Rock outcrop is an important habitat supporting plant communities in karst landscape. Previous studies have concentrated on the ecological significance of vegetation restoration in soil subsystems but data concerning floral changes in rock subsystem are limited, and no study addresses the effects of soil subsystem vegetation on plants of rock outcrops.
Researchers from Xishuangbanna Tropical Botanical Garden (XTBG) investigated the diversity, biomass changes of higher vascular plants (VP) and humus soil (HS) on karst outcrops during a restoration process.
They surveyed vascular plants on rock outcrops and measured humus soil reserved by various rock microhabitats in a rock desertification ecosystem (RDE), an anthropogenic forest ecosystem (AFE), and a secondary forest ecosystem (SFE) in Shilin County, southwest China.
They found that the availability and heterogeneity of HS are important factors for the slow succession of VP since a strong correlation was found between HS and VP metrics. The numbers of individuals, species richness, and biomass of VP were positively related to the amount of HS, canopy coverage, rock outcrops ration, and relative humidity.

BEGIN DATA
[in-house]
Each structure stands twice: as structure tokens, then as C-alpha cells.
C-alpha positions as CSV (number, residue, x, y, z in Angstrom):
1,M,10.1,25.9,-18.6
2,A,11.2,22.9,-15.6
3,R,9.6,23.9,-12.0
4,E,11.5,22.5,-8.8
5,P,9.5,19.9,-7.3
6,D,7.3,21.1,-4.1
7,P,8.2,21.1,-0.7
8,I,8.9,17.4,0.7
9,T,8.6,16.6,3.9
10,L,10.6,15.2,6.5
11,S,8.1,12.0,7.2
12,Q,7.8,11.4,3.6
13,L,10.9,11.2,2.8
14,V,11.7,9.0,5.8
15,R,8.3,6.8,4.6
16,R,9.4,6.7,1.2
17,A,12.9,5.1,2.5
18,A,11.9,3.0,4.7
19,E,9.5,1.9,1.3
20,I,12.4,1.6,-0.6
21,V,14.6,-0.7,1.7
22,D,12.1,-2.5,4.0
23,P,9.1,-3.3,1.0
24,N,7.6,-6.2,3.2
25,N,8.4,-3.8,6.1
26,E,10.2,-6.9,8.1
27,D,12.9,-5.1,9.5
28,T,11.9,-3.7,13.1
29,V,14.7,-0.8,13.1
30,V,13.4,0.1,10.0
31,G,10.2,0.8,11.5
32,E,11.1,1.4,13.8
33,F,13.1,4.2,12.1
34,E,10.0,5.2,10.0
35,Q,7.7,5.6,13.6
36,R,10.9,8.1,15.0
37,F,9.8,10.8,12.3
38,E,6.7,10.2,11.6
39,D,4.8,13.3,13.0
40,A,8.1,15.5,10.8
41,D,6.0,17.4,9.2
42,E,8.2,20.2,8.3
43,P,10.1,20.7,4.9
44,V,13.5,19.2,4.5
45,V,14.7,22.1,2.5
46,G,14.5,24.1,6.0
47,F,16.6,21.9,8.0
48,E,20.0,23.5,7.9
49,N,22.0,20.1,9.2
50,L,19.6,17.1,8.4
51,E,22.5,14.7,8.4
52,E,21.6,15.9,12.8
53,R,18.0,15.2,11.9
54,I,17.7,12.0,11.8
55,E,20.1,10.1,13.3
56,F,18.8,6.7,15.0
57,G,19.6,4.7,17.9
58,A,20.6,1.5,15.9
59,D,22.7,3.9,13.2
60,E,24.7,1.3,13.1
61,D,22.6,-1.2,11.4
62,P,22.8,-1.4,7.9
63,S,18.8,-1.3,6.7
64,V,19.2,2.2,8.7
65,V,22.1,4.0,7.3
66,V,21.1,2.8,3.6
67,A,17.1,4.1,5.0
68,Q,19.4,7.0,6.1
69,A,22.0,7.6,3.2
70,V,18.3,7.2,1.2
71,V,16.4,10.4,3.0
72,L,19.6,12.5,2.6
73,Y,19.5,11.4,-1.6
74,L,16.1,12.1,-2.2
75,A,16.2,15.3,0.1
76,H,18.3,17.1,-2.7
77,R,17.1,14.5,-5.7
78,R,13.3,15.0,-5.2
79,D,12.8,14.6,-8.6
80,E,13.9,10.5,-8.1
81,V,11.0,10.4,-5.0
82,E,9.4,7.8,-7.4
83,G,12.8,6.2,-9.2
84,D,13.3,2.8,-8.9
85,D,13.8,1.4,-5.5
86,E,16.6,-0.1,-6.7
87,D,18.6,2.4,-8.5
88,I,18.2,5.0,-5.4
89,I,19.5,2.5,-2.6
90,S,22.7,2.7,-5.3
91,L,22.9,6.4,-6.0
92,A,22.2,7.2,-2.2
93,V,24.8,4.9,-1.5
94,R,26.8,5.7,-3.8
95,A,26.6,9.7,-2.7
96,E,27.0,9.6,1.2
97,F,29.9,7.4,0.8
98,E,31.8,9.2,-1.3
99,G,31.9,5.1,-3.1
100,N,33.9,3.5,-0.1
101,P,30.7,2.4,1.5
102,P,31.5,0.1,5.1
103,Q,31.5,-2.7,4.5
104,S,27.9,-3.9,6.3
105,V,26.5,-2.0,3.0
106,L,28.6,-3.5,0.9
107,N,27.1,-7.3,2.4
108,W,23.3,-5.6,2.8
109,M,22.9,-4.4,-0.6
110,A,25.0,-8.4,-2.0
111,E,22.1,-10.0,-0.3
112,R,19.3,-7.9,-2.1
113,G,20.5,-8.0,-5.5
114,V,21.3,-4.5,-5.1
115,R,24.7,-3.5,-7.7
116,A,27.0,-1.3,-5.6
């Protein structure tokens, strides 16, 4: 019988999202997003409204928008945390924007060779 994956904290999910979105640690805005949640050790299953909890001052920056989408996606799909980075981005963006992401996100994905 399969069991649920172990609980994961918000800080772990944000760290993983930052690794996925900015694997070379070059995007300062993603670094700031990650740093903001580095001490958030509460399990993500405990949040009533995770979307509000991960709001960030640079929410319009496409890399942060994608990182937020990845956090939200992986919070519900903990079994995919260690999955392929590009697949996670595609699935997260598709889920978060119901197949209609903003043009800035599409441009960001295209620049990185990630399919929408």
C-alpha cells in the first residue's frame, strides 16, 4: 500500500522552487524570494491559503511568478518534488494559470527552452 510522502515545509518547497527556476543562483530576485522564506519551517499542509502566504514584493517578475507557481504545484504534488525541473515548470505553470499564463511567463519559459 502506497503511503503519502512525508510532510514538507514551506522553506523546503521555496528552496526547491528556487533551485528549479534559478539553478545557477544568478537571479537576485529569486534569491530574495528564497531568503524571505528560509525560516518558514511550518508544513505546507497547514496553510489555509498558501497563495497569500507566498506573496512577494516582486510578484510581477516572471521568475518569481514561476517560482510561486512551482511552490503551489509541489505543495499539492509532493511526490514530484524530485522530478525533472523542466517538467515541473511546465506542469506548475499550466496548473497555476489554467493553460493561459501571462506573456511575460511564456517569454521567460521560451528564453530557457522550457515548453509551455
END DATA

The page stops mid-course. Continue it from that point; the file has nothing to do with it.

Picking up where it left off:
HS on rock outcrops was the most important variable to explain the number of individuals, species richness, and biomass.
VP and HS were highly sensitive to the vegetation changes on nearby soil subsystems, and neither of them have improved substantially despite the successful vegetation restoration in soil subsystems.
Humus soil, to some extent, may induce the successful establishment of VP by supplying sufficient water and preventing nutrients leaching into runoff water or seeping through the fissures, and also acts as a medium for roots proliferation. The amount and quality differences in HS patches would increase the heterogeneity of substrate fertility, and significantly influence karst biodiversity.